An application for review under section 82 of the Act must be made within 21 days after the date of a notice of decision to grant a permit, which is given by the responsible authority to the objector under section 64 of the Act.[3]

S64 Planning and Environment Act 1987 (PEA) requires Council to give notice to each person who objected. The Notice must set out any conditions to which the permit will be subject. The PEA stipulates that where a Notice is required to be given, served or published,[4] it need not been given personally[5] and it ‘may give or serve the document personally, by post or in any other prescribed way’[6]. R53 PER sets out ‘other prescribed way[s]’, which include via document exchange, facsimile machine, a weblink or similar link to a cloud/dropbox folder[7], or other electronic communication[8]. However before giving notice via one of these methods there is an important precondition being:

“the person required to give or serve the notice or document has taken reasonable steps to ensure that the person to be served with notice or document has suitable arrangements for its receipt.”[9]

The Deputy President’s suggested wording in Hoxha, for r35, included the important reference back to the responsible authority’s obligation to notify objectors.

Unfortunately, the gazetted form of amended r35 omitted this important anchoring reference. As a consequence, the appeal time trigger is now totally disconnected from the important precursory obligation to give the Notice to objectors.

Such an outcome appears to create inconsistency with the Objectives of Planning [s4(2)(i) PEA] and the operation of s64 PEA, which clearly connects the decision, Notice of that decision, right to review and permit issue. Importantly, PEA only allows the issue of a permit at the expiry of the period in which an objector can exercise their right to review.

This amendment, now leaves objectors extremely vulnerable and creates a system in which objectors may be unknowingly denied their review rights.

A recent VCAT case considering amended r35 concerned an objector who did not become aware of notice until after expiry of the review period. Although his Objection clearly specified email and postal addresses and extensive email exchanges occurred throughout consideration of the permit application (between Council’s planning officer and the Objector’s solicitor), the Notice was not sent to the postal address or email on the Objection, or to the lawyer’s email.  Instead Council emailed it to a receptionist’s email that, along with posting the Objection, had been used (many months earlier) to email the Objection. This email was not used for any exchange period in which the permit application was considered and, during this period the receptionist’s email was not actively used.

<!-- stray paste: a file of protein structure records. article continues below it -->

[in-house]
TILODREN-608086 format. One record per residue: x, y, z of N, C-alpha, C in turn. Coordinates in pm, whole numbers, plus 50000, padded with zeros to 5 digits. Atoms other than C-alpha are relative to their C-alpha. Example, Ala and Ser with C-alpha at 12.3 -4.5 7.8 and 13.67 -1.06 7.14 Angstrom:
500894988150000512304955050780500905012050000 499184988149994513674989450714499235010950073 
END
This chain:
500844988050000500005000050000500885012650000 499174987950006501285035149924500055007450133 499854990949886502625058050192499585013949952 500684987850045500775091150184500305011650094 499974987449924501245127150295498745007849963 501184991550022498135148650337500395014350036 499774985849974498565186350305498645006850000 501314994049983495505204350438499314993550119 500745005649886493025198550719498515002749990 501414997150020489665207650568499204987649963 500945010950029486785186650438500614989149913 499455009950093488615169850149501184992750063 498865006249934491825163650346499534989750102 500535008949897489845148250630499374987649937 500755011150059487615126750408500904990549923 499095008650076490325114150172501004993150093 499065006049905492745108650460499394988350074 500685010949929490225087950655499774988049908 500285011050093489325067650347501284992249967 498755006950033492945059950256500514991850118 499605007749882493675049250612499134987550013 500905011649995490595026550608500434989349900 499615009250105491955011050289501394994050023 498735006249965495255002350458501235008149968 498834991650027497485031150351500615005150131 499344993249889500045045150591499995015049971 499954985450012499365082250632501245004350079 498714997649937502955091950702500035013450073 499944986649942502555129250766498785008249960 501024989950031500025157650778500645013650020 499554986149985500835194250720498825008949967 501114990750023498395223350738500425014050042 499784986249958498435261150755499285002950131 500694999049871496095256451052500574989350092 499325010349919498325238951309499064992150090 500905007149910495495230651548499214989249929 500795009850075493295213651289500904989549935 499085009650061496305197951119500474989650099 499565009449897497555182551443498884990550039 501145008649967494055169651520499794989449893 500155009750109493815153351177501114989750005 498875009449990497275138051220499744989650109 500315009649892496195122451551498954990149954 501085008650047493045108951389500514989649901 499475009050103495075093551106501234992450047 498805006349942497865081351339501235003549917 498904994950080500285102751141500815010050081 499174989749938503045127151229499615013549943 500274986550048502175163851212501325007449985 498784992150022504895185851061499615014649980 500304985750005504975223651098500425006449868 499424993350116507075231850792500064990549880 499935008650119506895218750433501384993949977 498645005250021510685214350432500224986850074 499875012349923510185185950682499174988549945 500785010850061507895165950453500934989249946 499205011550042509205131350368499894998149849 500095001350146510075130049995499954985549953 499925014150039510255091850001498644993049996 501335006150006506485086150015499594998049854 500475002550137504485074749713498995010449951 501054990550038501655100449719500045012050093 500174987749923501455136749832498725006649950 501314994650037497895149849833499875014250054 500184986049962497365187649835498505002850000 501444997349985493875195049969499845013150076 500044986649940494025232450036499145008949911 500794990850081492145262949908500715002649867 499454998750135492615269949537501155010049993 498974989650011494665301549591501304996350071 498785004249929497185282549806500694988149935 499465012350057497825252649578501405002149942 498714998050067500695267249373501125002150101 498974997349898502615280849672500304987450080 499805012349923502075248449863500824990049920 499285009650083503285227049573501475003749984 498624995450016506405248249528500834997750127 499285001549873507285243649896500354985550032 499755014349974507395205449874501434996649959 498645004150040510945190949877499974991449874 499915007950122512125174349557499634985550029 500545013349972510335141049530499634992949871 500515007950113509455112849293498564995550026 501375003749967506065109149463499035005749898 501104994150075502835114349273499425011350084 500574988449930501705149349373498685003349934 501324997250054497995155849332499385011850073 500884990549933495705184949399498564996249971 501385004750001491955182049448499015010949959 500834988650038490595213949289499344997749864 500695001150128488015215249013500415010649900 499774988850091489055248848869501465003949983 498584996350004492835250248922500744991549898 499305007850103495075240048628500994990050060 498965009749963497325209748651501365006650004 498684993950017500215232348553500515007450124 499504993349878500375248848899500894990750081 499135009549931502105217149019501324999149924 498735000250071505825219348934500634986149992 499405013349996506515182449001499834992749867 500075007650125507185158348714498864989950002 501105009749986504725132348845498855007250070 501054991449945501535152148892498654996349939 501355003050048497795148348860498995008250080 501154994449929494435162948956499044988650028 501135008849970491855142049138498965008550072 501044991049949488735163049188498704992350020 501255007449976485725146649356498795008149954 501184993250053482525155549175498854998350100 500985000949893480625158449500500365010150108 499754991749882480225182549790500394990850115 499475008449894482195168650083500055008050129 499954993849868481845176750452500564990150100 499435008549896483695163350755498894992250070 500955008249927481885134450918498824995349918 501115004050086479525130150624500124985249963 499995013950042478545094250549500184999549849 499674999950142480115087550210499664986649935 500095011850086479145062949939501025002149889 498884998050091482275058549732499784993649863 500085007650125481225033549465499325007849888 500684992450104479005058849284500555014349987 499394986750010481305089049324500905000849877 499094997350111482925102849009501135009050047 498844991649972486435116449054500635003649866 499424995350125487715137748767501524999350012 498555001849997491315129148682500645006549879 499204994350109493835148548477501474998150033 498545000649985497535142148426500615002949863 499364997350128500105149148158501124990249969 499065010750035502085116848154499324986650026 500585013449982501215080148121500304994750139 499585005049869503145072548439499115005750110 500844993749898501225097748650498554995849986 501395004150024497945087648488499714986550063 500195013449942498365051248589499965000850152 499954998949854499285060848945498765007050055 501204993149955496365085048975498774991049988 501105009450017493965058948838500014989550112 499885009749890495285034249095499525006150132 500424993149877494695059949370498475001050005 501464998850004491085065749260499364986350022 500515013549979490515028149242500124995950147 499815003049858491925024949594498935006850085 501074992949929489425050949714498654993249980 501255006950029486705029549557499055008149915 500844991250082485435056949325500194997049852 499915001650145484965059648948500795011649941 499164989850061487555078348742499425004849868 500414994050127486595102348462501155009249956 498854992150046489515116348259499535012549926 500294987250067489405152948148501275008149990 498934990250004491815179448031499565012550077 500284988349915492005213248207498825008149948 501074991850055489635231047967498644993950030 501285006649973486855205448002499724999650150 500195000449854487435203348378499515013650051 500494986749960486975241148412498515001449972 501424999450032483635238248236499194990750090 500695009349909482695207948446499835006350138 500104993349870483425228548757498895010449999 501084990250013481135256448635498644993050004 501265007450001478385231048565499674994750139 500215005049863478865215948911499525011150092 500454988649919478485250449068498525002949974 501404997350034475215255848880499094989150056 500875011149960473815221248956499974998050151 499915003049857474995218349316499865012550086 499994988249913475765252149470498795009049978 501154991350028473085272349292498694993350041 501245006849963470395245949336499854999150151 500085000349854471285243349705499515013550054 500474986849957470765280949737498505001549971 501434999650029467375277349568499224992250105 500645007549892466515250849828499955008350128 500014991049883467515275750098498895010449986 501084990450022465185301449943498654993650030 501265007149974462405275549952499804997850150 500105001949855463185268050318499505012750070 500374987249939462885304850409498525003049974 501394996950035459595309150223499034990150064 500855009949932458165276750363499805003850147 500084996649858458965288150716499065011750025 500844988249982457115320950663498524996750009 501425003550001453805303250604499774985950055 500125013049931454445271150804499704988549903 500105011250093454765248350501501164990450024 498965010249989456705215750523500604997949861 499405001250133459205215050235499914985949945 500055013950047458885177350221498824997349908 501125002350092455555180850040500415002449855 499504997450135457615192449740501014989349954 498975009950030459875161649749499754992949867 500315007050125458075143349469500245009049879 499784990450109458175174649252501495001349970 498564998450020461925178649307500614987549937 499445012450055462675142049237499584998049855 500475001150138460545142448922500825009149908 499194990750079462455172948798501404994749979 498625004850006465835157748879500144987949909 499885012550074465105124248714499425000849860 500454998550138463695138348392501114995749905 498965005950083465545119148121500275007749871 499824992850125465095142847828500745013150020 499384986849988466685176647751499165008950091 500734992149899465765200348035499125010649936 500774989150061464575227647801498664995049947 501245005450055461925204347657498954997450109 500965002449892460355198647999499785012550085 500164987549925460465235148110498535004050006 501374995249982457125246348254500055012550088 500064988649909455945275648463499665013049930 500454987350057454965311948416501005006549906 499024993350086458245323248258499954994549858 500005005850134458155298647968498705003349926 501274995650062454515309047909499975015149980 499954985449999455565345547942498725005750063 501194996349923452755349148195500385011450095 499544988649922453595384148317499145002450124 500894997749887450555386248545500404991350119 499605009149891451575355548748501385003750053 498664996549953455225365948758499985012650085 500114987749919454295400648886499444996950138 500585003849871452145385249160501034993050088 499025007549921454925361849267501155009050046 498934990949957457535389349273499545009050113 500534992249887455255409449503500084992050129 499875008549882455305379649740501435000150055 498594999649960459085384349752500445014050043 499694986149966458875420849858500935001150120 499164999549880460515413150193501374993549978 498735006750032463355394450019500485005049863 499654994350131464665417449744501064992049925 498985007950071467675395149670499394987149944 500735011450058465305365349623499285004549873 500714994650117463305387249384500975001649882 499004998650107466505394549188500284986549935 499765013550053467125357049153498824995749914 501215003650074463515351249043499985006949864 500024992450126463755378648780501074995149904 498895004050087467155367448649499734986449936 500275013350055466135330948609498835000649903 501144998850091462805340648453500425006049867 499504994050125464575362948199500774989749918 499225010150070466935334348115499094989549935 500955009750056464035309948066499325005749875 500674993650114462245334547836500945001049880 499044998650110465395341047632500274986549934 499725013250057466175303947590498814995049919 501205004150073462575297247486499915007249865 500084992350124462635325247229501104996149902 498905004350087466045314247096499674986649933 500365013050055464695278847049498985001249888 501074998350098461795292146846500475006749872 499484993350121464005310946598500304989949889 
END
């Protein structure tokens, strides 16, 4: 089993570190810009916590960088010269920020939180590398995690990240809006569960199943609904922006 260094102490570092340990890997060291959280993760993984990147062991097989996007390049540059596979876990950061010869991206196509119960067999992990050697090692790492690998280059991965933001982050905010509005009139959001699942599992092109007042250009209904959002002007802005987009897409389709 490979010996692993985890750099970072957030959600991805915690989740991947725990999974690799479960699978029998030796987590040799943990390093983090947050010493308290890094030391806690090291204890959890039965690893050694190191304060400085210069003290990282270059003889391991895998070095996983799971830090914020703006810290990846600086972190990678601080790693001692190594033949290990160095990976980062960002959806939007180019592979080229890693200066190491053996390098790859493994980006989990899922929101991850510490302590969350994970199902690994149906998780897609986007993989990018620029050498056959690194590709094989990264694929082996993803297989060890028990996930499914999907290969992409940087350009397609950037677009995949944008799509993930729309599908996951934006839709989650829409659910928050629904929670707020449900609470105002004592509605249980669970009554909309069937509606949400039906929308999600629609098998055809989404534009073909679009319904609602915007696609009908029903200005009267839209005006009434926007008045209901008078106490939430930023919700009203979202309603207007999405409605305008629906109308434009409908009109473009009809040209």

The case highlights flaws in the ‘address for service’ arrangements for giving notice to objectors. As such, there is no requirement for a Responsible Authority to notify an objector using either the postal or email address shown on the Objection. There is no requirement to give the Notice via the lawyer with whom it corresponds. Indeed, there is now no obligation to actually give the Notice at all, or within the appeal period or to any particular address. It seems that choice of the mode of service also rests with the Responsible Authority ie the choice of mail, email, cloud, fax etc. The amended legislative framework no longer provides objectors with confidence that they will be given Notice or how.